“Render to Caesar the things that are Caesar’s, and to God the things that are God’s.” (Mark 12:17)

I recently preached this text at my church and over all the other points that could be made, I was most focused on what God gets. What belongs to God? I think the answer to this question helps us live out the first portion of that answer, “Giving Caesar what belongs to him.”

We know Caesar gets his taxes, and in a broader sense the respect of rule from those he rules over. In that rule, the people subject to him are afforded some protections and socio-economic services, and this is true for us today in whatever governmental system that takes on the role of Caesar.

So… What belongs to God?

I know the answer can literally be “everything," but when you consider the coin they showed Jesus, the one with Caesar’s image and inscription on it, there’s really only one true correlation. His people. God’s people have been imprinted with God’s image upon them.

Scripture literally says we are made in the image and likeness of God in Genesis 1:26-28.

I believe this is where we can gain the better perspective needed to help us live kinder and better lives in the right now of the civil kingdom of Caesar.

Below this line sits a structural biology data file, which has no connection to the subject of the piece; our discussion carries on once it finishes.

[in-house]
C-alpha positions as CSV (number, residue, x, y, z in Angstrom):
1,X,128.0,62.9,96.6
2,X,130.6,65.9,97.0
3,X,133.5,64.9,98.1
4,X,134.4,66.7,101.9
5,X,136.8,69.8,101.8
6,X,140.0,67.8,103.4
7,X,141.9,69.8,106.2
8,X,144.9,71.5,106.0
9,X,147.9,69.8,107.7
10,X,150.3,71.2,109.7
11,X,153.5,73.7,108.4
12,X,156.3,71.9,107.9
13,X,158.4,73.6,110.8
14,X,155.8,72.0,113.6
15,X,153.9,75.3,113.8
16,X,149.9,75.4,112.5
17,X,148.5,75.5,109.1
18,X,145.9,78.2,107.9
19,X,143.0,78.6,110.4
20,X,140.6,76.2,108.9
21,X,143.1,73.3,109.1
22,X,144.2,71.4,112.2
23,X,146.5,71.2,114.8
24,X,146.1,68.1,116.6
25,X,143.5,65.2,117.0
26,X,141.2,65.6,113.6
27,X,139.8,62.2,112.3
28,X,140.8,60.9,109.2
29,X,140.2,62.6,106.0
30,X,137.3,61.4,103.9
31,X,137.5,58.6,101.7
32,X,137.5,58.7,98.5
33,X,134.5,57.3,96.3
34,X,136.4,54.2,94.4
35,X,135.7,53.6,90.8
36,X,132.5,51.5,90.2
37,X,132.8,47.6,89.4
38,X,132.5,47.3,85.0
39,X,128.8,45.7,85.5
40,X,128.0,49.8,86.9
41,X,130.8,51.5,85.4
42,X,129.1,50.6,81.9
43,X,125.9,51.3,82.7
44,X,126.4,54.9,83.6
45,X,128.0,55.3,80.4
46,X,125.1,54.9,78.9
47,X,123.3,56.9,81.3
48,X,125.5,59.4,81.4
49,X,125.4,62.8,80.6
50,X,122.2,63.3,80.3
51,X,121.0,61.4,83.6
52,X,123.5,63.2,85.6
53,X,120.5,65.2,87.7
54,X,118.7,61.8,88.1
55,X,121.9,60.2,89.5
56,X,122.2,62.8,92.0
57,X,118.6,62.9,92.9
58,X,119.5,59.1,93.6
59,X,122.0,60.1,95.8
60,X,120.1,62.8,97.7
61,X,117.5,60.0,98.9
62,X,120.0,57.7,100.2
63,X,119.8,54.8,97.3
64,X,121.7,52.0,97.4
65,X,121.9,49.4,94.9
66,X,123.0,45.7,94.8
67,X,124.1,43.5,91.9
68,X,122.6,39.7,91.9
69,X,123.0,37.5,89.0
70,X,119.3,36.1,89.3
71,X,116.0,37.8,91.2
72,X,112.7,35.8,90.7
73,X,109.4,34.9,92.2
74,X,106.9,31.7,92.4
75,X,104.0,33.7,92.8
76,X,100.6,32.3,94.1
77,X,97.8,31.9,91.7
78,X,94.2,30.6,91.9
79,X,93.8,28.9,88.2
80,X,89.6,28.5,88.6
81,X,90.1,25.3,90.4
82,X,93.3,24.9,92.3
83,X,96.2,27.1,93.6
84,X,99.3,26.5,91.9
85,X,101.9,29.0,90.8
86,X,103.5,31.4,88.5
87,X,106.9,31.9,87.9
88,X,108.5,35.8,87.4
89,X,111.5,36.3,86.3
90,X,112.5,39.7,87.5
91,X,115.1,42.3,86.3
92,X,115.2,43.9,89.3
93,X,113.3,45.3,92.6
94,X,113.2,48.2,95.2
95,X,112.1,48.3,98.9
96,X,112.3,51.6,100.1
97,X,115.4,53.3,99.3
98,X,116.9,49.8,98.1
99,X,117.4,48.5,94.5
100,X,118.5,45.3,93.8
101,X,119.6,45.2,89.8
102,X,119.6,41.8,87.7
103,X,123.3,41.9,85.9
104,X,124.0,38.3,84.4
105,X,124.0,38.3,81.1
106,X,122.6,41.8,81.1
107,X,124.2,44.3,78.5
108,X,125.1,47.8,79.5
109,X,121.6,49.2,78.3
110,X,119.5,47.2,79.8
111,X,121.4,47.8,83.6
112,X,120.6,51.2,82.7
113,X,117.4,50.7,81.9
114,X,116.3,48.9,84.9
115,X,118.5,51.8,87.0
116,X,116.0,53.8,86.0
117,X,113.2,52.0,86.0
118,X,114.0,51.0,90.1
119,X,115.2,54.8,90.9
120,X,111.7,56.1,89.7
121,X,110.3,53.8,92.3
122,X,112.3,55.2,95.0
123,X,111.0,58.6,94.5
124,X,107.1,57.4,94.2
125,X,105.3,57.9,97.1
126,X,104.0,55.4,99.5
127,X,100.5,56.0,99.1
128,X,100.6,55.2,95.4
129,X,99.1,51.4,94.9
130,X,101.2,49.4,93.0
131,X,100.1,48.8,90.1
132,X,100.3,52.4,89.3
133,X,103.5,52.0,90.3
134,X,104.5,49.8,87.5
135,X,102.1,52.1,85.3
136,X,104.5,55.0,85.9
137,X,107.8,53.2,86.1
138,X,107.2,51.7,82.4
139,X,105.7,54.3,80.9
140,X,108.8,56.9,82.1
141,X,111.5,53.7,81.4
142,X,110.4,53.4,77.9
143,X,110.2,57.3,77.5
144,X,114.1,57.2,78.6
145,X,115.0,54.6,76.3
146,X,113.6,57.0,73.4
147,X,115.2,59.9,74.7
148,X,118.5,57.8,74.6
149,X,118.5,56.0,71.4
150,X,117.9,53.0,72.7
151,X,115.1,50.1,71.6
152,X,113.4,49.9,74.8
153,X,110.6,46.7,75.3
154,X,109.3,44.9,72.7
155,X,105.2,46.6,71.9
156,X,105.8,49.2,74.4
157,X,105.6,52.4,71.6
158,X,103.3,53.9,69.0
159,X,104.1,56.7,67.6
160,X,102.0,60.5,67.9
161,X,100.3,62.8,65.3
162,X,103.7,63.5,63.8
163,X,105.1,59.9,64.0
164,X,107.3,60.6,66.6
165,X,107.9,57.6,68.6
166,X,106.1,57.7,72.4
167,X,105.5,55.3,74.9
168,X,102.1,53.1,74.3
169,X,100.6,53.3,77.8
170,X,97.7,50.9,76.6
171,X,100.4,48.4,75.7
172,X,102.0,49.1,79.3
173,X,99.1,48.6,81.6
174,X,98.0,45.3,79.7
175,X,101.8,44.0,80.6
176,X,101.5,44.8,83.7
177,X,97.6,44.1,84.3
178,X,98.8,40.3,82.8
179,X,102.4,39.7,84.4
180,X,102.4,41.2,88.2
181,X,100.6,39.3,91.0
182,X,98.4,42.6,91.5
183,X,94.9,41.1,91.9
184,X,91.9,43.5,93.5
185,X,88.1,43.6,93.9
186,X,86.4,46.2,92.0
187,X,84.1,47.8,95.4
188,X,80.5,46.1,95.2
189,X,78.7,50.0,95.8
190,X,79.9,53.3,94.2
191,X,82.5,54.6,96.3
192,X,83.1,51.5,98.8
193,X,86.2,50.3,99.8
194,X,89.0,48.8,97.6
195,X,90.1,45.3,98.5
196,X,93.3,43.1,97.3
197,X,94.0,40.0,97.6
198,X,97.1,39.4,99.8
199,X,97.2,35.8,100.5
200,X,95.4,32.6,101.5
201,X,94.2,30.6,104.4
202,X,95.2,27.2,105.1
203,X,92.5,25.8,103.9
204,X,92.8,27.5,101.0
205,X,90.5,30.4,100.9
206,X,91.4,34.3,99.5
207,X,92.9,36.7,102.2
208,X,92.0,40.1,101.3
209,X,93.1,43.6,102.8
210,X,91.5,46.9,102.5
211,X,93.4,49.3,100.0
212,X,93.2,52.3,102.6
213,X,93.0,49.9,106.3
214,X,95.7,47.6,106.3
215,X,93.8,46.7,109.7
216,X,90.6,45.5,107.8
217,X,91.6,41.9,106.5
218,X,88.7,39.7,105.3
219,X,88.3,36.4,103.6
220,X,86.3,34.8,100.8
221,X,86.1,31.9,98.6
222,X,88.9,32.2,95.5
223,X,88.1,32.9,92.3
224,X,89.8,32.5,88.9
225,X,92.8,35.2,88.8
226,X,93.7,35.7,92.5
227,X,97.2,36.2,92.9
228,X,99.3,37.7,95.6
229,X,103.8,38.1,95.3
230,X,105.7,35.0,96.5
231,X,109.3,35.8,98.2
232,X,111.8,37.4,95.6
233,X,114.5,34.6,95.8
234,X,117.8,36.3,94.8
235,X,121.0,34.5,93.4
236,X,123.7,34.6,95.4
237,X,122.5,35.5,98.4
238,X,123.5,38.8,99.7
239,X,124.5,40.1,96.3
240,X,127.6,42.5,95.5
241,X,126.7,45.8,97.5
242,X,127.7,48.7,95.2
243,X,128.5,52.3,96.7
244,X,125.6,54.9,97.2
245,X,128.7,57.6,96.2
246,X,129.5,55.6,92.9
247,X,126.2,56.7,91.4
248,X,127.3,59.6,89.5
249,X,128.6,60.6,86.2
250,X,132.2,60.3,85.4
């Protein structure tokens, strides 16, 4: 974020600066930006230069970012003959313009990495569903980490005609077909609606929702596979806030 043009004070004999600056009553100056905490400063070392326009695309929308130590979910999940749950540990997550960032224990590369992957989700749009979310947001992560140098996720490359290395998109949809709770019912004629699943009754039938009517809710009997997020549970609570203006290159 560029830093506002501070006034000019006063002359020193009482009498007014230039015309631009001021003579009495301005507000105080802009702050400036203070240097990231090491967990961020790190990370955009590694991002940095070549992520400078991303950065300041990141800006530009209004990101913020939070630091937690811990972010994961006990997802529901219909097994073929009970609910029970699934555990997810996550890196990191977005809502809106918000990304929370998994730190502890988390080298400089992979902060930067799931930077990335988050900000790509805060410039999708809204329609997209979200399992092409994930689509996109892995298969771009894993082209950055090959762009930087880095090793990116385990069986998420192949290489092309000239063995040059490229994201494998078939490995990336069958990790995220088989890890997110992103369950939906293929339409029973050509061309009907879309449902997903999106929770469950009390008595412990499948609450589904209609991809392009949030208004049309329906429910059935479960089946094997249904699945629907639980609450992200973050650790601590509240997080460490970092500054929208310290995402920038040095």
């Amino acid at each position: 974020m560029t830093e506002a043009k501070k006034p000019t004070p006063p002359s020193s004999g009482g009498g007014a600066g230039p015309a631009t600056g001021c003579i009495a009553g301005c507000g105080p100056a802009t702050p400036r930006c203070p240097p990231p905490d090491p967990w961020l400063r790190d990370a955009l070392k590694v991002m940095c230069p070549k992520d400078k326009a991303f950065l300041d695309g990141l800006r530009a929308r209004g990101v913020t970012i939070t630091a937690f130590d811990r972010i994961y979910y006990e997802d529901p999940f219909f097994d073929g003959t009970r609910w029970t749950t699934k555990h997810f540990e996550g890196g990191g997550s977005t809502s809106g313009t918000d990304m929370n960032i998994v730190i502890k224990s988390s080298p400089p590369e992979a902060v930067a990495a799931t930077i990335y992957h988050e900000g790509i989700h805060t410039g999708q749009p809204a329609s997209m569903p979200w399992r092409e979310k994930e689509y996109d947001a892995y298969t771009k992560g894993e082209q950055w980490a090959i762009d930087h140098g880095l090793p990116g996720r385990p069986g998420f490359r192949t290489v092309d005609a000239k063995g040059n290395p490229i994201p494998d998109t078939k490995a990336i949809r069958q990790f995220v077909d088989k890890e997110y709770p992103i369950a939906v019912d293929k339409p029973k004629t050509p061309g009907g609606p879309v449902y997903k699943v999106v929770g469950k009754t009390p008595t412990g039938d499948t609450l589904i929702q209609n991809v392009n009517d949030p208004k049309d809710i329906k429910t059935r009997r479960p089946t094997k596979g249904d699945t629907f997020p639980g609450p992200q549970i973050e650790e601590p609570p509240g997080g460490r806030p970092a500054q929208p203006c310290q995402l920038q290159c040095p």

When we say we are what belongs to God, we need to remember that we belong to God by Grace Alone. It’s not by our best works. It’s not by the sweat of our brow. It’s not even by our best attempts to repent (though we'd like it to be sometimes). That’s why so many people twist Scripture in an attempt to tie the “trueness” of our faith to good works, instead of understanding that works will simply be an outpouring from that faith.

We needed God to gift us the faith to believe, and even if we do then “give” ourselves to him, we wouldn’t be able to do it in a way that could get us remotely close to complying in the manner he would require, which is totally repentant or sinless. There hasn’t been a Christian alive or dead that could say they are, that isn’t already sinning before the words drip from their mouths.

1 John 1:8 shuts this idea down: “If we say we have no sin, we deceive ourselves, and the truth is not in us.”

Prior to that, in verse 7, it says: “we have fellowship with God, if we walk in the light as he is in the light.”

That’s because the light exposes the darkness of sin in us. It doesn’t mean it’s not there or it disappears completely from our lives. As much as we’d like to stay in the light, our mixed nature of sinner and saint tends to cause us to walk in and out of it. We allow ourselves to be swayed into the dark corners of society and ourselves. Sin, in its many forms finds its way in like a rat squeezing through a too-small crack in a wall. Because of that, we need that light to keep revealing to us the sin in our lives.

Being exposed to that light, knowing we are forgiven, that’s humbling to consider. This light of God doesn’t just expose a little thing here or there, it reaches into our tiny crevices and exposes not just our outward actions, but our inward attitudes. I don’t need to you nod your head in agreement with me as you read along, and you never have to say it out loud. I know it does, because I know me. Sinners sin. It’s what we do.

It should serve to remind us that we still have a lifetime of sin that we haven't even committed yet that God is already forgiving.

So, what does God get? He gets what already belongs to Him. Us.